How to Say Anything Honestly, But Gently
One mark of a seasoned leader is gentleness. A gentle leader demonstrates he has learned how to communicate exactly what needs to be said, even harsh truths, with kindness. These leaders practice one of the most important lessons of leadership, as expressed by President Lincoln:
The strongest force on earth is gentleness. - Abraham Lincoln
Executing Gentleness Effectively
As I have wrestled with the idea of gentleness in leadership, I’ve discovered the following truths:
- You can express the exact same message in tens of ways, from rude to gentle.
- The choice of your words and word combinations make a tremendous difference in how your message is received. (I will share the ones I frequently use below.)
- People want to do the right thing; treat them with that truth in mind.
- People want to be respected and valued. Speak to them in that manner.
- The harsher you are in communicating a message, the less likely it is that the person receiving it will truly comply.
The key component to executing gentleness effectively, where the message is kind but not muddled, is choosing the right words and key phrases. Even one word, used in the right place, can transform a harsh message into one that is palatable and well-received. I will give you examples below of words and word combinations that I have incorporated into my speech.
Before I do, remember that these words and key phrases have to be said in the context of a warm and respectful relationship, and at a time when both you and the other person are alone, or in a small intimate meeting—and most importantly, when you are both feeling good. (i.e. not emotional, frustrated, upset, or physically exhausted)
Many leaders think speaking a message harshly is more effective. Wrong! Very, very rarely is harshness required.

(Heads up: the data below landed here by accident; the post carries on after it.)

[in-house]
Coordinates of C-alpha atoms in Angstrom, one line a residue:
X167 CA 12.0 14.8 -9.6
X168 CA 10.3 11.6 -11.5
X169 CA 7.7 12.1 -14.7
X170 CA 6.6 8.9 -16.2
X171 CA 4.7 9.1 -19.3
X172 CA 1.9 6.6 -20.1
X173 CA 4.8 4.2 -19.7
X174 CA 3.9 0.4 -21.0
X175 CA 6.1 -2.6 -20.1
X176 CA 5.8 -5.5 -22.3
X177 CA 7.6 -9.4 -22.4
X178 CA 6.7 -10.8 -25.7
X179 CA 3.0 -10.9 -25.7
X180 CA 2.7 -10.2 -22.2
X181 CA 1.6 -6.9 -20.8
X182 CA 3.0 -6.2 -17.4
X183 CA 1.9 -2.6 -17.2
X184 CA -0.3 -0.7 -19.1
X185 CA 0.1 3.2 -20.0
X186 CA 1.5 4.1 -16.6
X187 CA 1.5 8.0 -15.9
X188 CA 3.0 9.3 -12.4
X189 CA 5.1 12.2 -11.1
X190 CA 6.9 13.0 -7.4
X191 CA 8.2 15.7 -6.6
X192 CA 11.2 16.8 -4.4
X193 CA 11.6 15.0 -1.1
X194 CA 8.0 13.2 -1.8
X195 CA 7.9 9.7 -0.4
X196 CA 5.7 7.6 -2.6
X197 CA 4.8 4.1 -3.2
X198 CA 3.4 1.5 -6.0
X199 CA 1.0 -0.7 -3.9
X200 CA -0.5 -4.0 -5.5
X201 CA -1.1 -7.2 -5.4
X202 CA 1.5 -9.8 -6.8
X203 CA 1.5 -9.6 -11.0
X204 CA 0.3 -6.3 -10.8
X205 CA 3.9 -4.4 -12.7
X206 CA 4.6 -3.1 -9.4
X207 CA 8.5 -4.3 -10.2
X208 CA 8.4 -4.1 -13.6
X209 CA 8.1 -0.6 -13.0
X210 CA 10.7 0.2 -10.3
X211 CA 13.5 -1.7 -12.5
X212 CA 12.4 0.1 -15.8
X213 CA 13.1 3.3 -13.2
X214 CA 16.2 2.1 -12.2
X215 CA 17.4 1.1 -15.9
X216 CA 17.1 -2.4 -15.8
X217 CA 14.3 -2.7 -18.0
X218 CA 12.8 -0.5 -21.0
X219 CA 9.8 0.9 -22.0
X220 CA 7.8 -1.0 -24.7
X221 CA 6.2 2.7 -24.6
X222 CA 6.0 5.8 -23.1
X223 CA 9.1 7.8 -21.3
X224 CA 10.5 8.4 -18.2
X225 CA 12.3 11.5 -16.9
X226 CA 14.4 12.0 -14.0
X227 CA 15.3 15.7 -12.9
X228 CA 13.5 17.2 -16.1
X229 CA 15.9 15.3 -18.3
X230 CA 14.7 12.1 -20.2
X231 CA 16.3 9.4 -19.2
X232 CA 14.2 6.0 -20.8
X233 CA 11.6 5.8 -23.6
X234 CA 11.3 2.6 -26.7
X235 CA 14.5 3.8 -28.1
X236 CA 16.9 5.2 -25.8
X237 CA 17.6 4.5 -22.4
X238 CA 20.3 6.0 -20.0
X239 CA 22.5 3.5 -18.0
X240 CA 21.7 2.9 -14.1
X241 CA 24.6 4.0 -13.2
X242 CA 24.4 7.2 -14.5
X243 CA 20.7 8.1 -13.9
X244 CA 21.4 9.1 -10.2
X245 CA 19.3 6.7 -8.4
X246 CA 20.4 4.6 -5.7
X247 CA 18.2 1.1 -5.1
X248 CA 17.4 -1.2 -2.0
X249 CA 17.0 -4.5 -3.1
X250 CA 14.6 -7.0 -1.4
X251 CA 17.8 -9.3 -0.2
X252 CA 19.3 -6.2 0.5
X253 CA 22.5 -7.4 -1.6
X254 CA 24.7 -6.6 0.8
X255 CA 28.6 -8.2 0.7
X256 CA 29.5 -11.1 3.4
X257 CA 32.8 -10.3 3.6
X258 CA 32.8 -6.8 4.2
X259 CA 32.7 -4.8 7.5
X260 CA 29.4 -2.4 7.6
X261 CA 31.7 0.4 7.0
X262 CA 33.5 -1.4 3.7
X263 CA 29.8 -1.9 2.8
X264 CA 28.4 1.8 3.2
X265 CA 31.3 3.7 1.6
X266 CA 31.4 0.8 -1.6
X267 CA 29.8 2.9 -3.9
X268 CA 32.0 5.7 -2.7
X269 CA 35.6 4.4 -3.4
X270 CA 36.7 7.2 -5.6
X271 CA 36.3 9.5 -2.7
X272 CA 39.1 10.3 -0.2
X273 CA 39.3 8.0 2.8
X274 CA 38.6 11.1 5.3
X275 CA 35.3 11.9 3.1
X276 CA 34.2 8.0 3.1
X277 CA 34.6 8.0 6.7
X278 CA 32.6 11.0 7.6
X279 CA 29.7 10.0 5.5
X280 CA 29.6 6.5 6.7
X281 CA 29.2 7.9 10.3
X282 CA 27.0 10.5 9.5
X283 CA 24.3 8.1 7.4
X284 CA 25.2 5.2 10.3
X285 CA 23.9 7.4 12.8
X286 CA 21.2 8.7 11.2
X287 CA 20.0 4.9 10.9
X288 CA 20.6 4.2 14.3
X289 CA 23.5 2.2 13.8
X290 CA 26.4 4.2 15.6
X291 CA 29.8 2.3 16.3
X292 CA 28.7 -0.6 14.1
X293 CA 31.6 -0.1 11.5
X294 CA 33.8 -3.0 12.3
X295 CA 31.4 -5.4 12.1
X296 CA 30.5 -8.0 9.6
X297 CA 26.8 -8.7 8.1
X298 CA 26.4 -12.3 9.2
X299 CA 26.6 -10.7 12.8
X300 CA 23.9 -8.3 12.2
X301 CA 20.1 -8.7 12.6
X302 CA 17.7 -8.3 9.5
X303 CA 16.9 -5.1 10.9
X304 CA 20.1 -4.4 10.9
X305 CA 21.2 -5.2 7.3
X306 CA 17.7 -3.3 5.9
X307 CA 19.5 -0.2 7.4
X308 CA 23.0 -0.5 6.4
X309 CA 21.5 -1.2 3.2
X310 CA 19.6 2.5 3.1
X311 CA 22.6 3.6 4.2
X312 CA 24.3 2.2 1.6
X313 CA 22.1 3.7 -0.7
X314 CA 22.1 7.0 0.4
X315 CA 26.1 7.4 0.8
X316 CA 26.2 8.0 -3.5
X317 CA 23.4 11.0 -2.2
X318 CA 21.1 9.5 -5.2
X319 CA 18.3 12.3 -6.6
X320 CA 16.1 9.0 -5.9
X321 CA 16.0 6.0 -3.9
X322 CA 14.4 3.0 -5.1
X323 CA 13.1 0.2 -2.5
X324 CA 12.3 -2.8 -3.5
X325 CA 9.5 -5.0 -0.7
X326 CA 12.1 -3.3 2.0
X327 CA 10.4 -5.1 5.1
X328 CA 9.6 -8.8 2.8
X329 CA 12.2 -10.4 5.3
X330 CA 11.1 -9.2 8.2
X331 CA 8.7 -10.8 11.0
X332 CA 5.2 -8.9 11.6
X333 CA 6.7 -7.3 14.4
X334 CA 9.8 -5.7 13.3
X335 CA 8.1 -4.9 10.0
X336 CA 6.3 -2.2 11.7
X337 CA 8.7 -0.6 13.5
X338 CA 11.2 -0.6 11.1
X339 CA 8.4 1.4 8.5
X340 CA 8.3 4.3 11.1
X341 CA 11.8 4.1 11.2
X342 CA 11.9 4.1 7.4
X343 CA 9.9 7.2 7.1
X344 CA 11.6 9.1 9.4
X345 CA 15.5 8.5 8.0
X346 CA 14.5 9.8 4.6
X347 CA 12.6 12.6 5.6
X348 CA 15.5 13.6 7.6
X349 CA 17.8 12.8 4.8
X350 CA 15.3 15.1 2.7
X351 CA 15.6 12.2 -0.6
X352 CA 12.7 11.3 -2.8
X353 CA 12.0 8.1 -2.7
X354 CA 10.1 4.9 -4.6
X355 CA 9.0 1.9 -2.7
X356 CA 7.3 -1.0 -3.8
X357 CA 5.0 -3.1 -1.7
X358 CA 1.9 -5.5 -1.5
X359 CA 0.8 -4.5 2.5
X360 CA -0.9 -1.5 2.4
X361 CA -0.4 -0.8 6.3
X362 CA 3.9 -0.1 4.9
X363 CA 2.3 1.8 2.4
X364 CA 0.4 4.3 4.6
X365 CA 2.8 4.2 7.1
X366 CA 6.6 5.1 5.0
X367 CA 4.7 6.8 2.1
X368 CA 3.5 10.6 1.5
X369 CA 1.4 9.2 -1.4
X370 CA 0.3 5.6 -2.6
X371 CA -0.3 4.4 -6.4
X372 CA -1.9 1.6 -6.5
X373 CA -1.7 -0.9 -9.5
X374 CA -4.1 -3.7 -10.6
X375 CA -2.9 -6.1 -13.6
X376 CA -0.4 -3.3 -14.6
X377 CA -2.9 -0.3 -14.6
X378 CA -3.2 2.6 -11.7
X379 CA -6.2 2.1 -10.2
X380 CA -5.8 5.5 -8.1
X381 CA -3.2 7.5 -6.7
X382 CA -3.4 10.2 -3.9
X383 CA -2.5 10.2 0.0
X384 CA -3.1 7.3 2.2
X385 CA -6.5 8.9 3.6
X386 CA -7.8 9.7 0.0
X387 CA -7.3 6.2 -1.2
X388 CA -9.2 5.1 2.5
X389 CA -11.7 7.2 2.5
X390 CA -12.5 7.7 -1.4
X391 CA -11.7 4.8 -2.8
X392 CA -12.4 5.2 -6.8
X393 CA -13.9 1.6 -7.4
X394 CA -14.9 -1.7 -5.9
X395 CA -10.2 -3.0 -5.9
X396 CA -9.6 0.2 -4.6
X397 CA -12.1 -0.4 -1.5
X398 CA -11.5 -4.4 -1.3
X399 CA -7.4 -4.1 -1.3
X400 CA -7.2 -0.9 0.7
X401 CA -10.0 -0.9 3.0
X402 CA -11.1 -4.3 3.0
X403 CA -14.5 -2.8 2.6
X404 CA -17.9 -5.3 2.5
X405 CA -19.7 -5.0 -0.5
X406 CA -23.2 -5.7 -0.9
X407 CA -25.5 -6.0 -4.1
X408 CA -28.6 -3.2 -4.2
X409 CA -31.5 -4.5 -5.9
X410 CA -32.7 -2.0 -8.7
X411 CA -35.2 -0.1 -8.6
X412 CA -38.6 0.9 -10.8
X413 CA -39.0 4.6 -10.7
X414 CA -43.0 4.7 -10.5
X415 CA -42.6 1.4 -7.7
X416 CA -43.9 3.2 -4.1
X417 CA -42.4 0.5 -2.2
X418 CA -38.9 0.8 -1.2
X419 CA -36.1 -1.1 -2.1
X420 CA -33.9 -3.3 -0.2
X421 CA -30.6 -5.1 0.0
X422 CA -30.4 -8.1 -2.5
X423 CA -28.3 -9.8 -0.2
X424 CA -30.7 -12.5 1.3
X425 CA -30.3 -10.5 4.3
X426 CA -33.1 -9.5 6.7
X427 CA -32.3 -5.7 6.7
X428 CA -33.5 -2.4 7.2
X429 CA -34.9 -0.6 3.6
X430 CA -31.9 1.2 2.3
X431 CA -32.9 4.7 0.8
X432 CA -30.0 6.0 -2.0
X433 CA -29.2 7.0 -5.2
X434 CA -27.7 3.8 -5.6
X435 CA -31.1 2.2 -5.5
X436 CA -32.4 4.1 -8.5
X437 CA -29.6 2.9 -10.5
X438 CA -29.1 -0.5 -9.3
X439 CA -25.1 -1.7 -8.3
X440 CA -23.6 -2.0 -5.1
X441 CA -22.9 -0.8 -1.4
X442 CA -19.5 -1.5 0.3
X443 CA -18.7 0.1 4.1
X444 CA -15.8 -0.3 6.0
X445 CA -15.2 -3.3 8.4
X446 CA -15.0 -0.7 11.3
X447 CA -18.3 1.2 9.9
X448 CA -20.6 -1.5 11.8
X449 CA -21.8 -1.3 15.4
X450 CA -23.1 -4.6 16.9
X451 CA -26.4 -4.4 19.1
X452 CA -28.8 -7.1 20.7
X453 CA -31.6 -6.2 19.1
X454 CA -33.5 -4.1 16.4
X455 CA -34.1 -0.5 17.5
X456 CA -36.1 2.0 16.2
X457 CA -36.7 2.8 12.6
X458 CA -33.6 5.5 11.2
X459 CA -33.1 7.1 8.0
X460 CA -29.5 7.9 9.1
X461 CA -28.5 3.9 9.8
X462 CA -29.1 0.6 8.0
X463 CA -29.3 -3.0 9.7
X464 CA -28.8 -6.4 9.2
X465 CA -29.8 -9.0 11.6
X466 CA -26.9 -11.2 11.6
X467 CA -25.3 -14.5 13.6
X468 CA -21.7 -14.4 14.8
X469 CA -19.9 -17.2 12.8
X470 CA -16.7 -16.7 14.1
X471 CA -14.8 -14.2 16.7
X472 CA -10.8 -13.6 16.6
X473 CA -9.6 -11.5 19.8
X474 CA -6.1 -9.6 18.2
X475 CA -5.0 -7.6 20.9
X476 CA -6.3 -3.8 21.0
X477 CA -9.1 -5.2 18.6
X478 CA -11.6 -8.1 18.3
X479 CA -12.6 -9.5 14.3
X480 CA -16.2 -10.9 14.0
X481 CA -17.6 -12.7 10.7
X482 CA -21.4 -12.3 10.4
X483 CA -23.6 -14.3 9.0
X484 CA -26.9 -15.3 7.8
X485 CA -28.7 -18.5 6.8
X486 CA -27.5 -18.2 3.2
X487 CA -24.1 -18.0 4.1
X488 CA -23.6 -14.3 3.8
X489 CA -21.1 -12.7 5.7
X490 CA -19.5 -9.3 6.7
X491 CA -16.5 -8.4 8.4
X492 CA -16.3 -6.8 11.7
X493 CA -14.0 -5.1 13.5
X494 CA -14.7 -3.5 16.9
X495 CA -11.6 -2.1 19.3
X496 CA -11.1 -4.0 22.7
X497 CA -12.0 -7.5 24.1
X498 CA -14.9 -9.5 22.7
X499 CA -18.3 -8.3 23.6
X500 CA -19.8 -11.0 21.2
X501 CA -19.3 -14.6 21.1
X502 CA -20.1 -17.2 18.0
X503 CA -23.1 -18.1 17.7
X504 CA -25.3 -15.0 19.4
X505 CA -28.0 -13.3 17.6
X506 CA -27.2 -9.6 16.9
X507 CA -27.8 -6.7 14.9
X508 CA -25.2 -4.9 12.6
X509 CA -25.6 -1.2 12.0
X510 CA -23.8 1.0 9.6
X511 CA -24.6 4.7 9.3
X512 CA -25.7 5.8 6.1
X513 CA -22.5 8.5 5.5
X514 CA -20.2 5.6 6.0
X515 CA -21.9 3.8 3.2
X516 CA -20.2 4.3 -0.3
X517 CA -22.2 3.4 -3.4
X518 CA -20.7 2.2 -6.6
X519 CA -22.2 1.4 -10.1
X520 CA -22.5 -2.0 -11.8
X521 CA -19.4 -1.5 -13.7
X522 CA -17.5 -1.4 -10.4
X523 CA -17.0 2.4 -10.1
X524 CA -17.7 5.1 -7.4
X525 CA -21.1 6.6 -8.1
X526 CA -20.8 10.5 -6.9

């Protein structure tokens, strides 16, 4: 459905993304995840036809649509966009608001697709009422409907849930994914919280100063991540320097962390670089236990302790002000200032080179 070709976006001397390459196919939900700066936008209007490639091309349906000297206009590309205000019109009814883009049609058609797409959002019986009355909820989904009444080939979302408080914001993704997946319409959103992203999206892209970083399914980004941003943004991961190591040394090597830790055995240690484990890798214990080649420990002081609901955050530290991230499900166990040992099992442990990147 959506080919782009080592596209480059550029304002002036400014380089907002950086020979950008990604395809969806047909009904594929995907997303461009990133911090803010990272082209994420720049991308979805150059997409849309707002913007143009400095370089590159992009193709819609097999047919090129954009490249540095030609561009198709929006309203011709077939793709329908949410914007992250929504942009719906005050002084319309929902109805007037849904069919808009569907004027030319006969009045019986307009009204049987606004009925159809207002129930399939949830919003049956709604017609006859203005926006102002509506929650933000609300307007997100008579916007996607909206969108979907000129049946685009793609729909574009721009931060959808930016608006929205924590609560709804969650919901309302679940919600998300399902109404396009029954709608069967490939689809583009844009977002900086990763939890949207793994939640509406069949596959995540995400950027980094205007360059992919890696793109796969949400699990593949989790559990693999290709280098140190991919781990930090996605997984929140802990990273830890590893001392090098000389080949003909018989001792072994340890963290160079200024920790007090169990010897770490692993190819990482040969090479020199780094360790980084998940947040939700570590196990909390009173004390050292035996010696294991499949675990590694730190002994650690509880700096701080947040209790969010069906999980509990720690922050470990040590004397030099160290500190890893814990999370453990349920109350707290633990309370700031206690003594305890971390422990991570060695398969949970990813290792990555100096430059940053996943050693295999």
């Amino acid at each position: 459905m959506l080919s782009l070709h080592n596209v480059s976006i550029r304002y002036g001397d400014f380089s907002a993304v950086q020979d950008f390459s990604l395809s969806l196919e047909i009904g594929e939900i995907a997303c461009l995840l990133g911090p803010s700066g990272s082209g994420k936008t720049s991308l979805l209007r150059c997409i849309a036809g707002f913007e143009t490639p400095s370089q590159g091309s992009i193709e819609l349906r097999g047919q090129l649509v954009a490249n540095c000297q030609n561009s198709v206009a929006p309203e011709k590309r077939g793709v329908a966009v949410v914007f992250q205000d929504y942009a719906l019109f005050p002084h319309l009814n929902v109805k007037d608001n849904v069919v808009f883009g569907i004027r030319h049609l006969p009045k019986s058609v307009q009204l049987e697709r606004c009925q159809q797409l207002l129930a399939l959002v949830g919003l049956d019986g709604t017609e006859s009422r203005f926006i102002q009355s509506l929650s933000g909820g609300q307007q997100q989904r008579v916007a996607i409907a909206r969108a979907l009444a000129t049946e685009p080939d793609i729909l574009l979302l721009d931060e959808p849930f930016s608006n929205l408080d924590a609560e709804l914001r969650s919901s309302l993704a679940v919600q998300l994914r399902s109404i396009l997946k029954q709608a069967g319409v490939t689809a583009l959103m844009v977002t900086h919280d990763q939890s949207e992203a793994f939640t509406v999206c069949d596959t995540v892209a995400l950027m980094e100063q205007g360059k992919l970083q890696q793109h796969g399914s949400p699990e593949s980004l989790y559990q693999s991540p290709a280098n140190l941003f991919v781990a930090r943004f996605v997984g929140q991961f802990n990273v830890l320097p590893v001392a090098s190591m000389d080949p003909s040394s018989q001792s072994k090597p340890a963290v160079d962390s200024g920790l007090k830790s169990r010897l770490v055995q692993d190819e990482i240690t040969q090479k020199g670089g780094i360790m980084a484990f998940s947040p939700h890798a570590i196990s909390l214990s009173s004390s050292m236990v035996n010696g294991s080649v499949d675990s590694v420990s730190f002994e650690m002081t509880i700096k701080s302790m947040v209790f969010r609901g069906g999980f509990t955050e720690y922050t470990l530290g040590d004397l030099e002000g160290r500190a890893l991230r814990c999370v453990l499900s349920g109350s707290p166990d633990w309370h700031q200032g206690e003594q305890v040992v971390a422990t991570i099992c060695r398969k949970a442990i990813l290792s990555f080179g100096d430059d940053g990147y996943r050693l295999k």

Key Phrases to Help You Say Anything with Gentleness
“I have a small concern about how you are relating to the staff. I would love to see you be a bit warmer with them.” Let’s examine the specific words:
- Small: People don’t want to think that they have big problems. And it is rare that we are dealing with big problems anyway. So I approach people from the perspective that we are dealing with a small issue. I will show you later how to say that this small issue has become a large one.
- Concern: A concern is usually something solvable. It is not a big problem or catastrophe. It is serious enough for most level-headed people to understand that it warrants attention, but not so critical that it elicits panic and defensive reactions.
- How you are relating to…: I could have said, “how you are yelling at,” or “not connecting with,” or “being rude to.” But this intentional word choice communicates it gently. “Relating to others” covers all of the above.
- I would love to see you…: That’s better than “I want to see you,” or “I need to see you.” The phrase, “I would love to see you…” communicates to the person he is in the presence of his coach, not his boss. Do you see how one word can make all the difference?
- A bit: Again, let’s try not make big issues out of most issues. Wouldn’t this sound gentle to you if you were at the receiving end? As leaders, if we drive hard, the person we are talking to will nearly always shut down.